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How Claudio Arrau Nearly Became Glenn Gould
12.04.2021 Jens F. Laurson
Music
Claudio Arrau

NEW YORK, early 1942. The pianist Claudio Arrau was thirty-nine and after seven early wunderkind years in his native Chile and twenty-two formative years in Germany, he had just arrived in the United States via a South American tour. He was already on the verge of stardom, on his way to becoming one of the piano titans of the twentieth century. Having made quite a name for himself in Germany, he remained there until 1940, “torn between the satisfaction of being recognized in Germany, and the horrors that were happening there” (as quoted in Joseph Horowitz’s Arrau on Music and Performance). The United States fascinated Arrau, and even more fascinating to him was success in the United States.

Now what if Claudio Arrau had recorded the Goldberg Variations that year, 1942, the first to do so on the piano, thirteen years before Glenn Gould and his 1955 recording that changed the course of the Bach-on-Piano and Bach in general? We know what that recording did to Gould’s career, of course, given the ensuing meteoric rise of the Canadian weirdo–genius. We also know what happened to the Goldberg Variations, which moved out of relative obscurity to become the recital and recording favorites they are today.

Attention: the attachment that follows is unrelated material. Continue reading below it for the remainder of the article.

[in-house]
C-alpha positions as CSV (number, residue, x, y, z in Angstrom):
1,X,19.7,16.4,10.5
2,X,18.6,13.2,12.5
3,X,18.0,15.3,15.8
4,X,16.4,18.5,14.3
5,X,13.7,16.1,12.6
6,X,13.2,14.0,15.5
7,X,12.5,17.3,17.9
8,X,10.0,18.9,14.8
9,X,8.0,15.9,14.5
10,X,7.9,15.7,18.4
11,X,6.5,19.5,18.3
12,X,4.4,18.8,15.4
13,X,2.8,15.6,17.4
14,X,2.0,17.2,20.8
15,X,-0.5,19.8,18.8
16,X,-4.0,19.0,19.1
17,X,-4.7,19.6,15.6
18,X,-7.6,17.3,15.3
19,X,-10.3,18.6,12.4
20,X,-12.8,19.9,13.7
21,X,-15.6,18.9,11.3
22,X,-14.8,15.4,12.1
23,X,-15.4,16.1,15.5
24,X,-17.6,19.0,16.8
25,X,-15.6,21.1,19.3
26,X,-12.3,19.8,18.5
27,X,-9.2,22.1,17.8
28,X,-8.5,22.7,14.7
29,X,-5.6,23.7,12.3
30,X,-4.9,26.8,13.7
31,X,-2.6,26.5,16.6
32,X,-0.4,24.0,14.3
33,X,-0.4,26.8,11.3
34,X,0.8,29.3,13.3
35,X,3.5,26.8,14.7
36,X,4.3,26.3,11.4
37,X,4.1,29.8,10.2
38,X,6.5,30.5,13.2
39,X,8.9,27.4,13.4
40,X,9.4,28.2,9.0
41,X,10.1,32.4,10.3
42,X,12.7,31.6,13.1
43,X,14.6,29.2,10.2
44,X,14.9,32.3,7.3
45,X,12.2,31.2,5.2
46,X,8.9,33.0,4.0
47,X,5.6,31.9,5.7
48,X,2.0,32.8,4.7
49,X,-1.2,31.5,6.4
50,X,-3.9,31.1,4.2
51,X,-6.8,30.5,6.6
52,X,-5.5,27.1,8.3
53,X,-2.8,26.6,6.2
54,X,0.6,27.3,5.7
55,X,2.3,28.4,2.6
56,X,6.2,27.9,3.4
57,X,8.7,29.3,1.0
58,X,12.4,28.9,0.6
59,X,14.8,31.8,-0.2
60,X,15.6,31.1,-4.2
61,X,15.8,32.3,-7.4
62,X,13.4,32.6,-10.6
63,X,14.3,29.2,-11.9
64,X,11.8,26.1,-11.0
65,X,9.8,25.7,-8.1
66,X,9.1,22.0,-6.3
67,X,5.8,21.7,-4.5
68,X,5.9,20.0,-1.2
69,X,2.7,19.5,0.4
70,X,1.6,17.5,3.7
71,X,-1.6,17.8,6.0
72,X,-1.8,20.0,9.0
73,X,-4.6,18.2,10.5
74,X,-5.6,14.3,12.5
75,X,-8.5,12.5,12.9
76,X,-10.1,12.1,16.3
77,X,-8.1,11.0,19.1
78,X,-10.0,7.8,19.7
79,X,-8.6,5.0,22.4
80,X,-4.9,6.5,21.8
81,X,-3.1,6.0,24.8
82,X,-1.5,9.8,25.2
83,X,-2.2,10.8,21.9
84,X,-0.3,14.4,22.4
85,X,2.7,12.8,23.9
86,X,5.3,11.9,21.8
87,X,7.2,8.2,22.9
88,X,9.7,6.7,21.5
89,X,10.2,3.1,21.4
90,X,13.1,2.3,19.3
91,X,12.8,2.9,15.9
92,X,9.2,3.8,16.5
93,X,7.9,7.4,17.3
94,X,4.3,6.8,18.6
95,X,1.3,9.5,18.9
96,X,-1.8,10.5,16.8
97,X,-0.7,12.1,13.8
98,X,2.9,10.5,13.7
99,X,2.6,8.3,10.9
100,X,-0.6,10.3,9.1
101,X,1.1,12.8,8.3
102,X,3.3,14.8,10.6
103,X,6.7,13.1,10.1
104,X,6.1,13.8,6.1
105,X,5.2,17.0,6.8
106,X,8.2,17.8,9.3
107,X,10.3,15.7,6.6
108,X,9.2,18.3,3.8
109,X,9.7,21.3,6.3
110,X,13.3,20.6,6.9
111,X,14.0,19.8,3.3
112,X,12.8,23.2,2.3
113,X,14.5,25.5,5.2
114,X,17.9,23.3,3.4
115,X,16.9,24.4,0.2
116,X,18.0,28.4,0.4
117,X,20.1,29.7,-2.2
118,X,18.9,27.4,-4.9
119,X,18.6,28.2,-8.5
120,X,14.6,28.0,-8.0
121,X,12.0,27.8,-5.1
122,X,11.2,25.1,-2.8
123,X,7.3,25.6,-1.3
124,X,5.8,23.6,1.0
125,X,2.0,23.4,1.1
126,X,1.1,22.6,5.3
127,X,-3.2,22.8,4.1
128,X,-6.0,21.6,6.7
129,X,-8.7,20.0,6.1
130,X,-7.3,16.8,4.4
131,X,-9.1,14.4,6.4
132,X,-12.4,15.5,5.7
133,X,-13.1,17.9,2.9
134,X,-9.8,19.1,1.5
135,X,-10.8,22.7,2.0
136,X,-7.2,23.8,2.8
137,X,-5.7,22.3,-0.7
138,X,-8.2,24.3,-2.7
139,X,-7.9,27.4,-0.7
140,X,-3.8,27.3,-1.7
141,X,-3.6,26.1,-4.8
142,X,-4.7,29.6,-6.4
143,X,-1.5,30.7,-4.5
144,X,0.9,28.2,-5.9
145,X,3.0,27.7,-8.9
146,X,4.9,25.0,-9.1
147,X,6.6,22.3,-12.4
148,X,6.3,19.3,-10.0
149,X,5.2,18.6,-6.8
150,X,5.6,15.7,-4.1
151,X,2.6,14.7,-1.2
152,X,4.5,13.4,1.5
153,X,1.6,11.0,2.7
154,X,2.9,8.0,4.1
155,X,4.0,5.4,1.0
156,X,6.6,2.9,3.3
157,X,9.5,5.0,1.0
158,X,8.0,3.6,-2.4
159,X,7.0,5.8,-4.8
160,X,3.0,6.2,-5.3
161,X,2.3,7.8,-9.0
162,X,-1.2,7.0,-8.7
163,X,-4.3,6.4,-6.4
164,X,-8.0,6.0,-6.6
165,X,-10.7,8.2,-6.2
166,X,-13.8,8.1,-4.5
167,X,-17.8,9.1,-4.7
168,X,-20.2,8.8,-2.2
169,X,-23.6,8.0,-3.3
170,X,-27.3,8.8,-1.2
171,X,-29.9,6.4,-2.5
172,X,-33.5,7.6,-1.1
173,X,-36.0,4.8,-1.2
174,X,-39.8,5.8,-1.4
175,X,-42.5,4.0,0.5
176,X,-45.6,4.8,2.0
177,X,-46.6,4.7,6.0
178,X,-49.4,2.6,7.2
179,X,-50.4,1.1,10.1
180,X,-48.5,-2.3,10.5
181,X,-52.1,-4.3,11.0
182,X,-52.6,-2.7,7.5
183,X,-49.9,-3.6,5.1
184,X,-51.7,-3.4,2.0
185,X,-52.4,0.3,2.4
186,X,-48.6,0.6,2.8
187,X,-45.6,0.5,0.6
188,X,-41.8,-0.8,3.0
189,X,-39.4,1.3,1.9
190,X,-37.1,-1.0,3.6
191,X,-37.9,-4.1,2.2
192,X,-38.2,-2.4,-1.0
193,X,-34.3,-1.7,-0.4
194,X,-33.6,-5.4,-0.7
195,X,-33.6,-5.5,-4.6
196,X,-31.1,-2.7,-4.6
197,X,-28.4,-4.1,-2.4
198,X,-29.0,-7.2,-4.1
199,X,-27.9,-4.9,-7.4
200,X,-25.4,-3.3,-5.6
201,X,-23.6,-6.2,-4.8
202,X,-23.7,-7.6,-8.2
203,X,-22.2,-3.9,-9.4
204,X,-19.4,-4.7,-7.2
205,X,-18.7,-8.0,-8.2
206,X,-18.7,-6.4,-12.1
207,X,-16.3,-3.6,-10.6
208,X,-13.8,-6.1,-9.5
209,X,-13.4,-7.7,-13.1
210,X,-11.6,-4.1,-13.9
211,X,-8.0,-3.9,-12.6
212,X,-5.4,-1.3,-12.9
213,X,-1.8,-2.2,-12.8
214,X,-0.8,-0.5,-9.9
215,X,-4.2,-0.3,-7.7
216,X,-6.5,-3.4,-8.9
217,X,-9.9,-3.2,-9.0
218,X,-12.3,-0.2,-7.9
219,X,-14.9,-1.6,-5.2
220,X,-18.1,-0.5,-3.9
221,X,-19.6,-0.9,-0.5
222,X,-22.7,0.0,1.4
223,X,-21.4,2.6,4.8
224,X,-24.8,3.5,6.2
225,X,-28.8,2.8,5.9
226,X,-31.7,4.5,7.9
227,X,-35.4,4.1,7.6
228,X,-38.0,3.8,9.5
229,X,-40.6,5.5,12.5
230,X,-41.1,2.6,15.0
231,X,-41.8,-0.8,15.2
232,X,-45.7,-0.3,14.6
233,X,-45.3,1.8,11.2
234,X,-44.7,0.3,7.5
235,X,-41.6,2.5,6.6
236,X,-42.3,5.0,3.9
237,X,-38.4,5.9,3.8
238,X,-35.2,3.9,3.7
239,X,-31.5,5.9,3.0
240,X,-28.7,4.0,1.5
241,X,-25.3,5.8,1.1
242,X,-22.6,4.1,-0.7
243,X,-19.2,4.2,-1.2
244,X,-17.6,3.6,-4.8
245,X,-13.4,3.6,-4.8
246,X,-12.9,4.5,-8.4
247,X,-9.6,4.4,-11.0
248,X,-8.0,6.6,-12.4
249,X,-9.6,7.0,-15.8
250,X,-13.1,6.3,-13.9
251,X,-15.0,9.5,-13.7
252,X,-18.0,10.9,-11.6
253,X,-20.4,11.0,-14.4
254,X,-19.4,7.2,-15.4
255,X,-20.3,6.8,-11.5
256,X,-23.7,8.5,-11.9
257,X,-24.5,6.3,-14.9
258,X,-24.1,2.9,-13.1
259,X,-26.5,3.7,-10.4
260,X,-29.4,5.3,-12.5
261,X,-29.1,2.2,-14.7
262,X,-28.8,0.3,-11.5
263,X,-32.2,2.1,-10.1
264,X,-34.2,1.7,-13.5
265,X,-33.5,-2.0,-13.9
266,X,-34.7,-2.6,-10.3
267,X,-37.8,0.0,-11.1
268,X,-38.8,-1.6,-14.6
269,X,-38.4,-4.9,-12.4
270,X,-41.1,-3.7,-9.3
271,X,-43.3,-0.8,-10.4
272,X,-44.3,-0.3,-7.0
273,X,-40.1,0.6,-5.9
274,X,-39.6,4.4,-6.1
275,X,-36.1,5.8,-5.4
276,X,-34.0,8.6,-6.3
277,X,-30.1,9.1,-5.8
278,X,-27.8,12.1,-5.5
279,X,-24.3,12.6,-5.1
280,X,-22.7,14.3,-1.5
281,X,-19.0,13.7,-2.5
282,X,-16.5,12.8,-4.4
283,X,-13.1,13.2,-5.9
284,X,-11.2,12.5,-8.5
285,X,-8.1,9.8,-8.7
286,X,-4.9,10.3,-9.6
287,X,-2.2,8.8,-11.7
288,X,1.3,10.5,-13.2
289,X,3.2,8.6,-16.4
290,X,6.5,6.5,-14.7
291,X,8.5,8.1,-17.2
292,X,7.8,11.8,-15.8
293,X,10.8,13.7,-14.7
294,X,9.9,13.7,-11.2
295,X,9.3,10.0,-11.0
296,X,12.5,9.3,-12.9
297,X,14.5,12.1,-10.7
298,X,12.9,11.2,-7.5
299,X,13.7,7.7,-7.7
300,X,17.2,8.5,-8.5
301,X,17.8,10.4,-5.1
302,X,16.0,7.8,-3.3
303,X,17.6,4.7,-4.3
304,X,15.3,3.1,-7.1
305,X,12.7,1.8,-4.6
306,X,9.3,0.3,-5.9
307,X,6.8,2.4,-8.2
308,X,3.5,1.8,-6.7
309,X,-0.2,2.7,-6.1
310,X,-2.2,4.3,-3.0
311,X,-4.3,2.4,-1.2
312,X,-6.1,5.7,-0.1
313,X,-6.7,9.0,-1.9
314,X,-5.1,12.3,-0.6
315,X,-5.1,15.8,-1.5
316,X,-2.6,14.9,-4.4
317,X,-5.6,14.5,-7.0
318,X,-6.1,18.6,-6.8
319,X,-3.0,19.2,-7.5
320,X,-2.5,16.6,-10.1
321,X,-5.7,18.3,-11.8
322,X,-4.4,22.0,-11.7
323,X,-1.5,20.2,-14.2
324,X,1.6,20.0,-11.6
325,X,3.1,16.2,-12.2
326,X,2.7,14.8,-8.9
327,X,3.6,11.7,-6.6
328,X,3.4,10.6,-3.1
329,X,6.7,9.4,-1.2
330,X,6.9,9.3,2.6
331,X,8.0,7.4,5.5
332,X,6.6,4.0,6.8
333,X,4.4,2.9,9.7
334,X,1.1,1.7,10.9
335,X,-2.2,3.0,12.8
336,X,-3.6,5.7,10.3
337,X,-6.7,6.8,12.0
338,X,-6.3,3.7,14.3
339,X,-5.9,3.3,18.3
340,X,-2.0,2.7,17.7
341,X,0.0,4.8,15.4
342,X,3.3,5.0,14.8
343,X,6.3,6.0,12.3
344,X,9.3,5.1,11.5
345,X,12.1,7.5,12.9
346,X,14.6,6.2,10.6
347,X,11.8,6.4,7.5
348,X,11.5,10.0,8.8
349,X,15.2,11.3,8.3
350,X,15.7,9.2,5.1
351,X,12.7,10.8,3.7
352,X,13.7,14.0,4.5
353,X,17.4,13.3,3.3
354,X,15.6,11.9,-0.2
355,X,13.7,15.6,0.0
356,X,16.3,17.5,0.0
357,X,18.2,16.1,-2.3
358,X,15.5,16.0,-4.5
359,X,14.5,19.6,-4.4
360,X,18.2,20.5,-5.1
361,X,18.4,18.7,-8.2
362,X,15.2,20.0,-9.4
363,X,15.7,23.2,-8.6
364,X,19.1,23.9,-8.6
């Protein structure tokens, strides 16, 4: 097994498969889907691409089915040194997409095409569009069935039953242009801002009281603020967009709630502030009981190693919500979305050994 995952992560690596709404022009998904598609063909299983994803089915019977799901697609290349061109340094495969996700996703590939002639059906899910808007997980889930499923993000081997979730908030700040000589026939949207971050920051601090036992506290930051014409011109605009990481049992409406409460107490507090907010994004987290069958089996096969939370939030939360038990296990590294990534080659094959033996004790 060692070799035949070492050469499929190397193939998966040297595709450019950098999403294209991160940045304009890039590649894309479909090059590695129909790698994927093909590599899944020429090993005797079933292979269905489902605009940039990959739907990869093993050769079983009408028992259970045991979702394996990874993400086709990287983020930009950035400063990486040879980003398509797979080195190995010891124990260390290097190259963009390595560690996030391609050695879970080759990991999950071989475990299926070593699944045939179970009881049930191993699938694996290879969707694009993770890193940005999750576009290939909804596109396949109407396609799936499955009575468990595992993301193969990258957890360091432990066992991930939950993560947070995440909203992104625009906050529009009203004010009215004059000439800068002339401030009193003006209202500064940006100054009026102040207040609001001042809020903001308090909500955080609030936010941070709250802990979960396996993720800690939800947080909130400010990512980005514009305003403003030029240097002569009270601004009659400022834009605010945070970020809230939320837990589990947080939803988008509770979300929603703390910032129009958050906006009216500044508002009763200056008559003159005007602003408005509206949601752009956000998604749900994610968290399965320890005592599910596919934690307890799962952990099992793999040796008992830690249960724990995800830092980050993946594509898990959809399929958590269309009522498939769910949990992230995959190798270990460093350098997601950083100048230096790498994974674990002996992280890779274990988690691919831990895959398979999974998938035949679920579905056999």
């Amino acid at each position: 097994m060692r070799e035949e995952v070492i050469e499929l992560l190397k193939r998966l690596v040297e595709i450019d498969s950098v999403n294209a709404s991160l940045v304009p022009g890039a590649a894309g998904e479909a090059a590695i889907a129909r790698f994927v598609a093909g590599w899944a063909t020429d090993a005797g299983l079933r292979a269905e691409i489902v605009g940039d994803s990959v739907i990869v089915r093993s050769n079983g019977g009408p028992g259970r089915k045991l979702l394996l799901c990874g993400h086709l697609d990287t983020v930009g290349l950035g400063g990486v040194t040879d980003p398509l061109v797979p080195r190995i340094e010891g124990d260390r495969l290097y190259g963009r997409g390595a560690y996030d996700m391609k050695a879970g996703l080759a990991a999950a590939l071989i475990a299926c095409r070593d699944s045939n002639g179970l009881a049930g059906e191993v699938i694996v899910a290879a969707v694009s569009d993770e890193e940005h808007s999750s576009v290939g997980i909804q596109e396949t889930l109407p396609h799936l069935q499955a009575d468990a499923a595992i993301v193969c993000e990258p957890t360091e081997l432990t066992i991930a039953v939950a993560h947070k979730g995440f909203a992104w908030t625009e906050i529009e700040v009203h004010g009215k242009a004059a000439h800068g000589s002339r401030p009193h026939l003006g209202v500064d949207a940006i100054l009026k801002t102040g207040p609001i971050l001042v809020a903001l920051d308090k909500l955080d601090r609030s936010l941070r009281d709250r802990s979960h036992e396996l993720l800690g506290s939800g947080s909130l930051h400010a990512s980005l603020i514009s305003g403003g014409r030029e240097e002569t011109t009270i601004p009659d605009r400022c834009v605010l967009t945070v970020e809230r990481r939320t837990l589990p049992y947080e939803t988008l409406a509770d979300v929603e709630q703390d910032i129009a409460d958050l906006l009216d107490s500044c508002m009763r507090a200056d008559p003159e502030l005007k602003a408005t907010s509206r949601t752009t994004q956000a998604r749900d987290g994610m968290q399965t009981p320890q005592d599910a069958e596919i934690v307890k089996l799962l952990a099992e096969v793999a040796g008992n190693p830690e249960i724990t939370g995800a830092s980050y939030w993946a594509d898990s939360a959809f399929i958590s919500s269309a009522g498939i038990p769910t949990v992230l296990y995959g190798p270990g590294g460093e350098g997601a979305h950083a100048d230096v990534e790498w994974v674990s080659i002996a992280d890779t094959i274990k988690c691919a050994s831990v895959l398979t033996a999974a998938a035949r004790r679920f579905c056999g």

It is not a far-fetched “what if.” Although Arrau, the dapper “blend between Adolphe Menjou and Anthony Eden” (Time magazine, 1942) of the piano, is now known as an interpreter of Beethoven, Liszt, Schumann, probably Chopin and — maybe — Schubert, his repertoire in the early years of his career and his taste in music throughout his life was impressively catholic: Friedrich Gernsheim, Adolf von Henselt, Stephen Heller, Joachim Raff, Felix Weingartner and Hermann Goetz were all part of his recitals. Arrau had made the first American recording of Richard Strauss’s Burleske (also a Glenn Gould favorite); he gave the Mexican premiere of Carlos Chávez’s Piano Concerto, listened to and played a good deal of Schoenberg, and considered — astutely — Zimmermann’s Die Soldaten to be one of the great operas of the twentieth century.

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